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The ISS Blog provides a series of insightful, industry-relevant posts to help readers keep abreast of the latest trends in the marketplace as well as premium content and educational offerings. Read the thoughts of the ISS content team and other industry experts on issues related to self-storage challenges, news, operation, development, marketing and much more.

Teri L. Lanza,
Vice President

Tony Jones,
Contributing Editor/Store Manager

Amy Campbell,

Dare to Be Different: Put Your Self-Storage Talents on Full Display

By Tony Jones Comments
Posted in Blogs, Marketing

Several years ago, I watched amusingly as the talented kids at my stepdaughter’s elementary school marched out one act after another, putting their skills on display for parents and family in an hour-long talent show. There were loads of singers, dancers and piano players and a surprising number of horn and string players. The adorable factor was on overload.

My 9-year-old performed among the slew of singers and was, of course, wonderful. I admire her courage. I never had the guts to do something like that. Even now, I am a shower singer (at best) and choose to leave it at that, but she stood up there alone onstage and sung that Hannah Montana song like she belonged. I couldn’t have been more proud.

But here’s the thing. Three kids (besides my own for obvious reasons) were truly memorable for the right reasons. Based on American Idol auditions, that’s probably a pretty good return, but what struck me was how these kids unknowingly provided a good lesson in some basic marketing and business principles.

One was a talented sixth-grader who closed the show with a dance routine that was sophisticated in costume, tone and choreography, and demonstrated grace, strength and skill. Apples to apples, she was clearly the most accomplished dancer of the night.

The other two were radically different from the rest of the performers. One was a hula dancer, who was both graceful and lyrical in her hand-flowing storytelling, and the other was a boy with a yo-yo, who dazzled us with aerial maneuvers and string manipulations. Both executed their crafts with admirable skill and stood out from the herd because they were unique to the competition.

All three are analogous to running successful businesses. The dancer was like a top-end self-storage operator loaded with amenities and add-on services. Although she chose to demonstrate her skill in a way that was similar to several others before her, she did so in a way that demanded your attention and commanded top price. If you’re going to operate in a competitive environment crowded with many of the same types of businesses, you have to outperform them to be successful.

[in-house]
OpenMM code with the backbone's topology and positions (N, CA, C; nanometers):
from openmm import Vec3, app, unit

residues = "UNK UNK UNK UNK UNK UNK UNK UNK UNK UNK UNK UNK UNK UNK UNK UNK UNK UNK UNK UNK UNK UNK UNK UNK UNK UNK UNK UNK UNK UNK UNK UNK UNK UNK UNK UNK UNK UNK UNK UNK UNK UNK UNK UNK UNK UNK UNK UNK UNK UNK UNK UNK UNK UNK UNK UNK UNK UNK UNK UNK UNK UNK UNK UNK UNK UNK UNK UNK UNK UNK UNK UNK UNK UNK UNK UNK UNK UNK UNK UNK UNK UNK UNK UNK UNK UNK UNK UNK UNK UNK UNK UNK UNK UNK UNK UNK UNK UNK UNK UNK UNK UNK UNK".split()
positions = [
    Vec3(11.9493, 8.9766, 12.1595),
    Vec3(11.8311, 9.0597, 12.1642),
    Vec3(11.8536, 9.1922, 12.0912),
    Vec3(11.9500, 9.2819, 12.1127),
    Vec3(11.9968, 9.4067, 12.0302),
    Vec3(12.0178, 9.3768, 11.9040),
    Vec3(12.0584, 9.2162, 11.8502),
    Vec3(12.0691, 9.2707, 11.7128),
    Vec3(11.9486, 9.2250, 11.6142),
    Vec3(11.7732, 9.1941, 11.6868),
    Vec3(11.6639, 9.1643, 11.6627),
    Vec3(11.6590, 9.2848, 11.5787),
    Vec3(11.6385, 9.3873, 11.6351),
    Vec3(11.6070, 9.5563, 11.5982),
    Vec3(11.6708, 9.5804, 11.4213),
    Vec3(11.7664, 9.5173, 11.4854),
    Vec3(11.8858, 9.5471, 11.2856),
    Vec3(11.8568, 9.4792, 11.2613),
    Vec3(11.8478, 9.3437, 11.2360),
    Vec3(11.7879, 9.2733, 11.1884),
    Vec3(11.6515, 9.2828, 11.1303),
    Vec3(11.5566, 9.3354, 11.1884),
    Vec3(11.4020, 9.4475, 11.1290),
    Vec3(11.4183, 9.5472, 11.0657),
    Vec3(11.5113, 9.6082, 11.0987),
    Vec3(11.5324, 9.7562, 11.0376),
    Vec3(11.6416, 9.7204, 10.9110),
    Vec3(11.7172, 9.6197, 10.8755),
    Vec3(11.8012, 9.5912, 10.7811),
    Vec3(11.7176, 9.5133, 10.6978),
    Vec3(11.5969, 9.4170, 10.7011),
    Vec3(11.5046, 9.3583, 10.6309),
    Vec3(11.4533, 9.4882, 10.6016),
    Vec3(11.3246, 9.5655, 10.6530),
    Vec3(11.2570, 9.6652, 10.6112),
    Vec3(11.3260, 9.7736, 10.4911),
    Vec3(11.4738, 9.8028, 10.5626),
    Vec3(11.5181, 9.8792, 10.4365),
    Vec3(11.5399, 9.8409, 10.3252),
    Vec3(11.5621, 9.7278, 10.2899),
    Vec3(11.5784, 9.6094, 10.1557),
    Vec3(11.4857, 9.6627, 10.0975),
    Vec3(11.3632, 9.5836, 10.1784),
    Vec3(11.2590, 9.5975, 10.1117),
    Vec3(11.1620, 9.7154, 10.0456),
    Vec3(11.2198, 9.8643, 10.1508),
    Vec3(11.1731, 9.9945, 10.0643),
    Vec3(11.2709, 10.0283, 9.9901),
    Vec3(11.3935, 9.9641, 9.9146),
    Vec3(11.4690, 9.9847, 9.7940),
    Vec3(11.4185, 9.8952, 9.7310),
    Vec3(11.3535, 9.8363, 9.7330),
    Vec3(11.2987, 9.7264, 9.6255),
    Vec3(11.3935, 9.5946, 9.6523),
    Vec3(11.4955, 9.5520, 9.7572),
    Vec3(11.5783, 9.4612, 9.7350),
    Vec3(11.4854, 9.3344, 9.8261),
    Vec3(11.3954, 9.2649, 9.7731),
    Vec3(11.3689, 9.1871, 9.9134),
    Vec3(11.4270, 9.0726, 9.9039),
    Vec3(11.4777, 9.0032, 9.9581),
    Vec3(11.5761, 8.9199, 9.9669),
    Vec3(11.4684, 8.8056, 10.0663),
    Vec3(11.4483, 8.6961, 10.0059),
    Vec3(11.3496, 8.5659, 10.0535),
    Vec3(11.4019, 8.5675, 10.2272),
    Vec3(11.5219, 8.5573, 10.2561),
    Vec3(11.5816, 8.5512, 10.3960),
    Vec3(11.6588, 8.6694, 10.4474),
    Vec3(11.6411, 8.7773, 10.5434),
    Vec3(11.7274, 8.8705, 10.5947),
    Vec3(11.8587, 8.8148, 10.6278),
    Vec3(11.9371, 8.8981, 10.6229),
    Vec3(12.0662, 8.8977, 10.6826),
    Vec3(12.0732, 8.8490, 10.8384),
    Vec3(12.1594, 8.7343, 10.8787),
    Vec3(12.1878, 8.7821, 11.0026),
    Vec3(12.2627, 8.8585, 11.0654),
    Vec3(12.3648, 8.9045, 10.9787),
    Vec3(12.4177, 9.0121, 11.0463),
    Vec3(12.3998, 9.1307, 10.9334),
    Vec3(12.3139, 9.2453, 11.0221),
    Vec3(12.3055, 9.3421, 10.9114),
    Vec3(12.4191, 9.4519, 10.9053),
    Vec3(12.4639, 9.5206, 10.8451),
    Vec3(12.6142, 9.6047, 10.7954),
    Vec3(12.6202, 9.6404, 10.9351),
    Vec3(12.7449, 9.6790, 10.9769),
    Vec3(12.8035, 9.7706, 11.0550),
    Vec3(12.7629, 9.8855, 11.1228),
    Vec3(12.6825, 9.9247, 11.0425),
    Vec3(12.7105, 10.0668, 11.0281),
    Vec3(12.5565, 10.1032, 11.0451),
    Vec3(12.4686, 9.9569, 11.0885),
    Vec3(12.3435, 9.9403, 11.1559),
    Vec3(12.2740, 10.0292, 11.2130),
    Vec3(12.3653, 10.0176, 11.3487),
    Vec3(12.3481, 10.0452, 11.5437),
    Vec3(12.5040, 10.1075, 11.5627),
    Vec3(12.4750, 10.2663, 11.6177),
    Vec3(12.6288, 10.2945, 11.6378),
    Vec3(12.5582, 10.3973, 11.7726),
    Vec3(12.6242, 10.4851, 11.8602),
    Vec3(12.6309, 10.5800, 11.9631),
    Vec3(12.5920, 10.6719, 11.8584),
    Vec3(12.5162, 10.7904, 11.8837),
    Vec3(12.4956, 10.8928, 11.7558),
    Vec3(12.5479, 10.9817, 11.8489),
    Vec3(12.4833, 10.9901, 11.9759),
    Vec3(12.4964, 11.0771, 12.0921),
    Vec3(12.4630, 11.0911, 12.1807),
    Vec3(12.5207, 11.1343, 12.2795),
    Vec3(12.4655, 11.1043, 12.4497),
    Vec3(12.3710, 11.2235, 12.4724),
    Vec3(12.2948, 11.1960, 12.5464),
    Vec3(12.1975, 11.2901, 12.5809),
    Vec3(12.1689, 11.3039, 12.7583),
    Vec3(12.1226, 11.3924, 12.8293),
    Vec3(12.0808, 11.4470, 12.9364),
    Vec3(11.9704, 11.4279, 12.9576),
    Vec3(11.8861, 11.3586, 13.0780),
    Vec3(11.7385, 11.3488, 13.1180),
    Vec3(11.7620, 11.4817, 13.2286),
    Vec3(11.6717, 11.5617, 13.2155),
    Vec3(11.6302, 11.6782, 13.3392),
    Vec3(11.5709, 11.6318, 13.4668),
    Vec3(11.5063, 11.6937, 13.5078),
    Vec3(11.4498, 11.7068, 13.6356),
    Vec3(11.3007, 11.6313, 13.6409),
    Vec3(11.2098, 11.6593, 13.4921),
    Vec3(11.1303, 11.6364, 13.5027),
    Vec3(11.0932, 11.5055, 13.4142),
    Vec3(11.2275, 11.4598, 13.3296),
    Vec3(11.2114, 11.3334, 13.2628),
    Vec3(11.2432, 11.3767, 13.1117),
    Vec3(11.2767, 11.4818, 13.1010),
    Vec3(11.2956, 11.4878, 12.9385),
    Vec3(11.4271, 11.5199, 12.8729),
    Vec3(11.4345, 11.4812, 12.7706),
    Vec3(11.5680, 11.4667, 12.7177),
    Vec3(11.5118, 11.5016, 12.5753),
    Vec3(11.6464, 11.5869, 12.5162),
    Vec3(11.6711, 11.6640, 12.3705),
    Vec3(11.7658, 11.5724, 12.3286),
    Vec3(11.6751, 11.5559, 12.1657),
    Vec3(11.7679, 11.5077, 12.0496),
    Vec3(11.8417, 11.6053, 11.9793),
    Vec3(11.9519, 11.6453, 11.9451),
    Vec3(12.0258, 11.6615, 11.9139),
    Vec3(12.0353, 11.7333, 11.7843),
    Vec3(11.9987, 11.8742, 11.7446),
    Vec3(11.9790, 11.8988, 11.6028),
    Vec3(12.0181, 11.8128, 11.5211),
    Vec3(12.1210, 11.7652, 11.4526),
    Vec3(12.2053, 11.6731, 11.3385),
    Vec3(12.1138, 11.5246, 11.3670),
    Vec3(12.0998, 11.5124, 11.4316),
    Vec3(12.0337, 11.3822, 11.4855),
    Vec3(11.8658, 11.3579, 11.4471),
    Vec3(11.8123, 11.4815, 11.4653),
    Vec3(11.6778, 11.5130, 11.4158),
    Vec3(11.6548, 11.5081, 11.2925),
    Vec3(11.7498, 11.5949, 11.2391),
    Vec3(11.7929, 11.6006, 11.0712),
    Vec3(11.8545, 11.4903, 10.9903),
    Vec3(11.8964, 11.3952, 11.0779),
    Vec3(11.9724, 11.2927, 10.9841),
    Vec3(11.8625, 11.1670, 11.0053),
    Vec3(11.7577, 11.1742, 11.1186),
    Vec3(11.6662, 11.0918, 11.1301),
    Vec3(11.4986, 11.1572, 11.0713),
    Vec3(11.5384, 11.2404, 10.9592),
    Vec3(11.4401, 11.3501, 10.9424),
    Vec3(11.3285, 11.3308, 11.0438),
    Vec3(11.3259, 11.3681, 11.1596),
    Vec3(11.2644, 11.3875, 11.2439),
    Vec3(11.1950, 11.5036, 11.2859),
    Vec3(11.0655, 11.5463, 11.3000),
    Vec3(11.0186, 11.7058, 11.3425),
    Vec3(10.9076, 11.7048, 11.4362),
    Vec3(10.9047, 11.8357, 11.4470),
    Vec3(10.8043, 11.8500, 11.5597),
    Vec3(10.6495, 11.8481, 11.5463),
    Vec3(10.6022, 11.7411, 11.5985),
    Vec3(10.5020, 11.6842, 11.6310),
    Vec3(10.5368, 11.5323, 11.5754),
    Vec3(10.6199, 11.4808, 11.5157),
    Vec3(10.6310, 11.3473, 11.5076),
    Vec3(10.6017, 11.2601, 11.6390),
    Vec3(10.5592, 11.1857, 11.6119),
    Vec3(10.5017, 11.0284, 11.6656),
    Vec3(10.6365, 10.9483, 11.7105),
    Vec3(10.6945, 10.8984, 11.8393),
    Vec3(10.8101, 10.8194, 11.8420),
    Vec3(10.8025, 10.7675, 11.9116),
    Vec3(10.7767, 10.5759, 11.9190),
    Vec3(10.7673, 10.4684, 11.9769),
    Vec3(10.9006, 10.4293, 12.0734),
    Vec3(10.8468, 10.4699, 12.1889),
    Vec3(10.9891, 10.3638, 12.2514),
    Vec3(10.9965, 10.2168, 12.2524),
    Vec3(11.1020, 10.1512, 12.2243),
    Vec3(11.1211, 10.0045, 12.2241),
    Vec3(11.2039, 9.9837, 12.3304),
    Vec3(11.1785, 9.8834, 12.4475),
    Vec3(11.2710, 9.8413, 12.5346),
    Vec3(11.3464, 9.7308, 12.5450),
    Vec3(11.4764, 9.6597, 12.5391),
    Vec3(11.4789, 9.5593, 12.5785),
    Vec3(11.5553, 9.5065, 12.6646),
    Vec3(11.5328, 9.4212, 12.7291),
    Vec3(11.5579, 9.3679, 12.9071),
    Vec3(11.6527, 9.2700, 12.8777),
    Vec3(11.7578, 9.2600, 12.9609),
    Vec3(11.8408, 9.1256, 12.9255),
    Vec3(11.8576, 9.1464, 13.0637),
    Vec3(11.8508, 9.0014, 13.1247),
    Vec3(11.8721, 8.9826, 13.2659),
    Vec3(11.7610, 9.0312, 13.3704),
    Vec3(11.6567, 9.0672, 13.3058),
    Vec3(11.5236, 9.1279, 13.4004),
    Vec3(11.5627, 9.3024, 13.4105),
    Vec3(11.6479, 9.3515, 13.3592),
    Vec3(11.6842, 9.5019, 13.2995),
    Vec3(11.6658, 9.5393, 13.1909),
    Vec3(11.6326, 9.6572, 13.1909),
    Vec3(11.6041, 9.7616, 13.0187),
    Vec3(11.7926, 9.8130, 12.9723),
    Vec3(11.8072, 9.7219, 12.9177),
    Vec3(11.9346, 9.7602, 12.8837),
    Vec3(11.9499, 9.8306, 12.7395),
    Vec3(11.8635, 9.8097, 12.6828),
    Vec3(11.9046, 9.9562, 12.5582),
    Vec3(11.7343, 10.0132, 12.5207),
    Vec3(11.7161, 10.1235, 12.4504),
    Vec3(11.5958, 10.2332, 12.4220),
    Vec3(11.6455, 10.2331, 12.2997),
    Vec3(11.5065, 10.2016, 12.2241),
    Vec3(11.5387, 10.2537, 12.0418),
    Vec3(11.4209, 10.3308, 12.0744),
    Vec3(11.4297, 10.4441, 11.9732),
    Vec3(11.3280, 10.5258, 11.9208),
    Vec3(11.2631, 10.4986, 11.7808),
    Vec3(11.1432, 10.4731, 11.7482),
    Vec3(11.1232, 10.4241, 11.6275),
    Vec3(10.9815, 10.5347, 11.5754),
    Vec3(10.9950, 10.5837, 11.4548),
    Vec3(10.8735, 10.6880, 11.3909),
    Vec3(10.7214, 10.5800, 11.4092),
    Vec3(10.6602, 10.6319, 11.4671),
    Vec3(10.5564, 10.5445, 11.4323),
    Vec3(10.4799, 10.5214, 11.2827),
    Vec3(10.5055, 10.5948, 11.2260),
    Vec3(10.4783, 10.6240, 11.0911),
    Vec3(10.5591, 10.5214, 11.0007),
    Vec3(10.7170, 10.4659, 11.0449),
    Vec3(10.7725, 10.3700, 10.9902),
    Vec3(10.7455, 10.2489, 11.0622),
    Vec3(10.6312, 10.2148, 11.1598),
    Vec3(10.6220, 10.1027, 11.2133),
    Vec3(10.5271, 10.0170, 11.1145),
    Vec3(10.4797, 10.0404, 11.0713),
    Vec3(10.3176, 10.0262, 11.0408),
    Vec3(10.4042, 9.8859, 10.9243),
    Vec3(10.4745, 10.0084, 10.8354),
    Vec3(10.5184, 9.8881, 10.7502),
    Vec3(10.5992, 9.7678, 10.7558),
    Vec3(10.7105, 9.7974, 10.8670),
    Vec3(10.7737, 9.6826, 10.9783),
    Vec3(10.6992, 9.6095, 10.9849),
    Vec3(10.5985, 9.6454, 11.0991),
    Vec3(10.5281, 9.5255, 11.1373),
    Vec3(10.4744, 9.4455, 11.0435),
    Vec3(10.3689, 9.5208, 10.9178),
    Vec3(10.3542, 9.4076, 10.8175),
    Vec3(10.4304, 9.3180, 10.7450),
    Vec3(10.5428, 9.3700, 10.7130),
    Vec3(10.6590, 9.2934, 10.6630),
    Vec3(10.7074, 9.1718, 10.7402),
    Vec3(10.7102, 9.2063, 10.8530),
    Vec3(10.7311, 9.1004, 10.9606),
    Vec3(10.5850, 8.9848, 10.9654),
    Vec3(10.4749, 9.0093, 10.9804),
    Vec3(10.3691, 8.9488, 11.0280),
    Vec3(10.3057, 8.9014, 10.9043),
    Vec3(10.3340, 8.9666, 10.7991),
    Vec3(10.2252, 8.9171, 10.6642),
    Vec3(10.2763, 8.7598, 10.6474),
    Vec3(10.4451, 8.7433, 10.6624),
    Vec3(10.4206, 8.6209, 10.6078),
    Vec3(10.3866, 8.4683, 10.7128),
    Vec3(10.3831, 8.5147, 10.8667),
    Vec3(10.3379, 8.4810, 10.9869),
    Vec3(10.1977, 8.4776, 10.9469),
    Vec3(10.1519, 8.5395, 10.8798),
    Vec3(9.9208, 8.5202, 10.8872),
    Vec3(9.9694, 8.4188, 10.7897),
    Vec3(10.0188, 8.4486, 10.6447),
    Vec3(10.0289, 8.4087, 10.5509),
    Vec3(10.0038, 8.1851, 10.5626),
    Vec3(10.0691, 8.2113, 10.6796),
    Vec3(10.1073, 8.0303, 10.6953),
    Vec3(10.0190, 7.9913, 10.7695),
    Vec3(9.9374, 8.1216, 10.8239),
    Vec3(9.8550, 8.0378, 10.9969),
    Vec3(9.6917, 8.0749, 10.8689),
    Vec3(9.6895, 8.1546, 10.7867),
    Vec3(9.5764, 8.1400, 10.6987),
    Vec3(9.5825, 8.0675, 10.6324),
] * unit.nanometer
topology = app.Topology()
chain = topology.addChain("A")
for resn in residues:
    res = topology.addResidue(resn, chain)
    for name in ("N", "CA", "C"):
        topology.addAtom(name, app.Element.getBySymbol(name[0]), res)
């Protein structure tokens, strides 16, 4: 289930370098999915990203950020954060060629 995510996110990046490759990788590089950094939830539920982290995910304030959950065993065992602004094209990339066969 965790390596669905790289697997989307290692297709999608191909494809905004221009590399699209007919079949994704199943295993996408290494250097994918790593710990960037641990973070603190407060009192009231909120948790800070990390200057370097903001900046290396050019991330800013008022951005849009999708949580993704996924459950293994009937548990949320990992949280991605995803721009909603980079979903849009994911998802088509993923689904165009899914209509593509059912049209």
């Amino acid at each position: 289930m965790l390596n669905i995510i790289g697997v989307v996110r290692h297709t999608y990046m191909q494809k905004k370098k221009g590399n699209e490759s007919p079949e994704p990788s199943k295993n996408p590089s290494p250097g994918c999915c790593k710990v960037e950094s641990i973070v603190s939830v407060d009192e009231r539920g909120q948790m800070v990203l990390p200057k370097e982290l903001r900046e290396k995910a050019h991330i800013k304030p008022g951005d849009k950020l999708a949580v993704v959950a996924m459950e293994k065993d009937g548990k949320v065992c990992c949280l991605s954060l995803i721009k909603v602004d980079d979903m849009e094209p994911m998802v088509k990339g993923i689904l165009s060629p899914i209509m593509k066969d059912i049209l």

Similarly, the hula girl, who technically could be lumped in with the other dancers, presented herself so differently that she essentially created her own category. Taking a strategically different spin on how you present and execute your services not only can impress customers but provide valuable viral-marketing momentum and bring curious customers into your location through the strength of word-of-mouth advertising.

Mr. Yo-Yo displayed these traits and more. He flat out dared to be different, but he was a dedicated craftsman. He couldn’t have been older than 12 and apparently had been yo-yoing for nine years. It can be dangerous and daring to engage customers from a left-field approach, but when you execute your craft with precision and passion, you stand to be successful. No doubt the small crowd of admirers that surrounded him after the event was a handsome reward.

It takes courage and resolve to operate a small business. Success is often predicated on how you outdo the competition with the same services offered, but you will prove most memorable to customers through your other strategic points of differentiation.

Please share some examples of how you stand out in your self-storage market in the comments section below.


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